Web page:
Annotations are a description of what is in the imagery, usually in a format that a machine learning algorithm can ingest. The annotations generated by Rendered.ai channels are a proprietary format that needs to be converted before being ingested by a machine learning algorithm. For this reason, Rendered.ai provides a service to convert our annotations to several common formats, including:
The Common Objects in Context (COCO) dataset was created for object detection, segmentation and captioning. It has an data format described on this page, the Annotation service generates the Object Detection format.
The PASCAL VOC challenge provides standardized datasets for comparing model performance.
The You Only Look Once (Yolo) object detection system.
The KITTI format for image classification, the input label file is described here.
Object Detection using MXNet, the inputs are described as Train with the Image Format.
During the conversion of annotations, we offer a way to map objects to specific classes. This can be helpful when you have several objects of one type in imagery that you want to be classified into a single class. For example, maybe you have imagery with Ford Focus, Honda Accord and Toyota Camry objects that you want to be classified as Car.
Mappings can do this for you, below is an example Annotation Map file that classifies the objects in the example channel to Cubes or Toys.
classes: 0: [none, Cubes] 99: [none, Toys] properties: obj['type'] == 'YoYo': 99 obj['type'] == 'BubbleBottle': 99 obj['type'] == 'Skateboard': 99 obj['type'] == 'Cube': 0 obj['type'] == 'Mix Cube': 0 obj['type'] == 'PlayDough': 99
The first section classes is a key, value pair where the key is an integer and the value is a list of classes. The reason it is a list, is because some annotation formats such as COCO can have an object hierarchy with super-classes.
The second section properties is also a key, value pair. The key in this case is a python eval string that can either be evaluated to True or False, the value is a class number specified in classes. The way it works, is we use the metadata file to specify properties about the objects, if the eval statement is true for that object it will get classified as the assigned class.
Lets say we have a Skateboard type object and are using the above Annotation Map to generate COCO annotations. The first two keys in the properties section will evaluate to False for the skateboard object, but the third key will evaluate to True – thus the skateboard object is assigned to class 99 (Toys).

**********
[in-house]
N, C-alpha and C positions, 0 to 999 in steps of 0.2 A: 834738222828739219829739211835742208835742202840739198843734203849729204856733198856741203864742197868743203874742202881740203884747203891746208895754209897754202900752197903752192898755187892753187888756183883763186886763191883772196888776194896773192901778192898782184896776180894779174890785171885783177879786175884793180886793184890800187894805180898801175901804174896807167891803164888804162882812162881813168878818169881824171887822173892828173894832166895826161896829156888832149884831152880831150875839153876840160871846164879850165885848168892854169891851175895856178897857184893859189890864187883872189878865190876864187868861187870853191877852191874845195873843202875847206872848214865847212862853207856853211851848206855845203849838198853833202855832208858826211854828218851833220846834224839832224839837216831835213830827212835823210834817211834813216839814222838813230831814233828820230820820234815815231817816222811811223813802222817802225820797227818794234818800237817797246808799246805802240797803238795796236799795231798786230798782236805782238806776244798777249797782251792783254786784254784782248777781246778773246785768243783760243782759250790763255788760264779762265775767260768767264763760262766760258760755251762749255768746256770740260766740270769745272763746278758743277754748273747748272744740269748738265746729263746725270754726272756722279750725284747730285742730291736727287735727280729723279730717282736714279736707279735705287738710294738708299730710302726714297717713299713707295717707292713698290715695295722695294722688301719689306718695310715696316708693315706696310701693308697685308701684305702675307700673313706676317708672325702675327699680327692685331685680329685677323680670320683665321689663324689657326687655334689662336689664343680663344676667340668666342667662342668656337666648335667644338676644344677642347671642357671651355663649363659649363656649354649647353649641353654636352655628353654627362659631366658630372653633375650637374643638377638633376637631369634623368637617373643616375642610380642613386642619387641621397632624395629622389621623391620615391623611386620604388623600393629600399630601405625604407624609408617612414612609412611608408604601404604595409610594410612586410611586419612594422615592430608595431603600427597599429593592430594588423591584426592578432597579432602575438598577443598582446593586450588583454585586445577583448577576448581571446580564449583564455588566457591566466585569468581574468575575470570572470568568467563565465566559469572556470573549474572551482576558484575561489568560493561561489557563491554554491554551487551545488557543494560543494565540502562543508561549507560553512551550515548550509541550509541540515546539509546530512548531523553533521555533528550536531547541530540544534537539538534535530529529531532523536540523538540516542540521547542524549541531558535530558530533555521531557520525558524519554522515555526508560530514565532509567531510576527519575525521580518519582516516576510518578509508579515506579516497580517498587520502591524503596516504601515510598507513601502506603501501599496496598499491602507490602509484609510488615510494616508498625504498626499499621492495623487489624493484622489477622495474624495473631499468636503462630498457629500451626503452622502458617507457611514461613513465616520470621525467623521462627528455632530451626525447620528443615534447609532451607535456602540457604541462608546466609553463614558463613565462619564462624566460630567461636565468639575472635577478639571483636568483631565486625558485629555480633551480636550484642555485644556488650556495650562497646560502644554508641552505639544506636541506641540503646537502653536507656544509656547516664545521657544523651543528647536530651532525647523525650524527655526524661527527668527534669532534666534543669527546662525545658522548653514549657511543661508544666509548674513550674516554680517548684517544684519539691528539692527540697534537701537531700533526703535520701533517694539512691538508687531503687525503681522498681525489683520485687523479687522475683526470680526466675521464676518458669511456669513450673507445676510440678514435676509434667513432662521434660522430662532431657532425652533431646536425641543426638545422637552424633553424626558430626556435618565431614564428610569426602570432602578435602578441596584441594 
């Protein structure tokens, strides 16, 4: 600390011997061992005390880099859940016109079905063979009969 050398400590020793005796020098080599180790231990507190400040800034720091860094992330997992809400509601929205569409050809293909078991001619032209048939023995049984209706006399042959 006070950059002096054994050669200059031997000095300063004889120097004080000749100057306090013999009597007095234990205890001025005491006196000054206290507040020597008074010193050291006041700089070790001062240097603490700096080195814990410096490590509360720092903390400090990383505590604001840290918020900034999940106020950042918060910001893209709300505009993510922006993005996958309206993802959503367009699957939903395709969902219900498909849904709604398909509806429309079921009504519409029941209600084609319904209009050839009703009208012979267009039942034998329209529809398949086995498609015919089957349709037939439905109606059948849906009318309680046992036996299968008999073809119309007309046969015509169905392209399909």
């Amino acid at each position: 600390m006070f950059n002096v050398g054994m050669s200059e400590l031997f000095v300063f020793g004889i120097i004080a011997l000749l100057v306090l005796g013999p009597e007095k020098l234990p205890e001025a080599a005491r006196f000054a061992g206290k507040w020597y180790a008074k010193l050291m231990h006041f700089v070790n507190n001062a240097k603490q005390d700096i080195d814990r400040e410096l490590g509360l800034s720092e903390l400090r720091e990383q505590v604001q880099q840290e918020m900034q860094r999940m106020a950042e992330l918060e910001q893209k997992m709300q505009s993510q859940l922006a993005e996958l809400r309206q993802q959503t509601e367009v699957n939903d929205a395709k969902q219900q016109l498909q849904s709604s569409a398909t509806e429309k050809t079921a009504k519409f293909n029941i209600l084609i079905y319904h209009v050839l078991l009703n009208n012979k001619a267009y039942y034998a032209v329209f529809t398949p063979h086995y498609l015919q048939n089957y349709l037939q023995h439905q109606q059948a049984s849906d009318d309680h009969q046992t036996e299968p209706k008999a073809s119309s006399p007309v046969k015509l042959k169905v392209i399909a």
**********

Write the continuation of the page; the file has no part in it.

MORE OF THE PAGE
Creating Annotation Maps
New annotation maps can be created on the platform by navigating to an organization’s Annotation Map tab and clicking the New Annotation Map button.
After clicking the button, you will be given a dialog where you need to enter the name of the Annotation Map and choose a file to upload. Remember your annotation map must be in YAML format with the classes and properties keys. You can optionally add a description.
After you are complete, click Create to create your new Annotation Map. The new Annotation Map will show up under your organization Annotation Maps table.
After creating the Annotation Map, we’ll need to add it to our workspace before using it when creating annotations for our dataset. To do this we’ll go back into our workspace, click the three-button icon and then Resources.
After this, we’ll add the Cubes Annotation Map to the Included column of our workspace resources and finally click Save.
Now we can go back to our dataset to generate the new annotations. In this example, we select our latest dataset and then Click the + icon next to Annotations in the dataset.
Next, we will select the annotation format and annotation map from a list. We start the annotation job by clicking the Create button.
After we click the Create button, a new entry will be shown in the dataset’s Annotations section. The new entry has a status symbol, COCO format and Cubes map.
When the status symbol goes away it means the job is done and we can download our COCO-formatted annotations. Click on the download icon next to the dataset’s Annotations entry to download the new annotations file(s).
All dataset services share the same type of status symbols when a job is running, complete or failed.
No symbol means that the service job is complete and ready to use.
The sand dial symbol means that the job is running. It will remain this way until the job has either completed or failed.
The error symbol means that the job has an issue. You can click on the symbol to fetch a log of the service to help determine what caused the issue.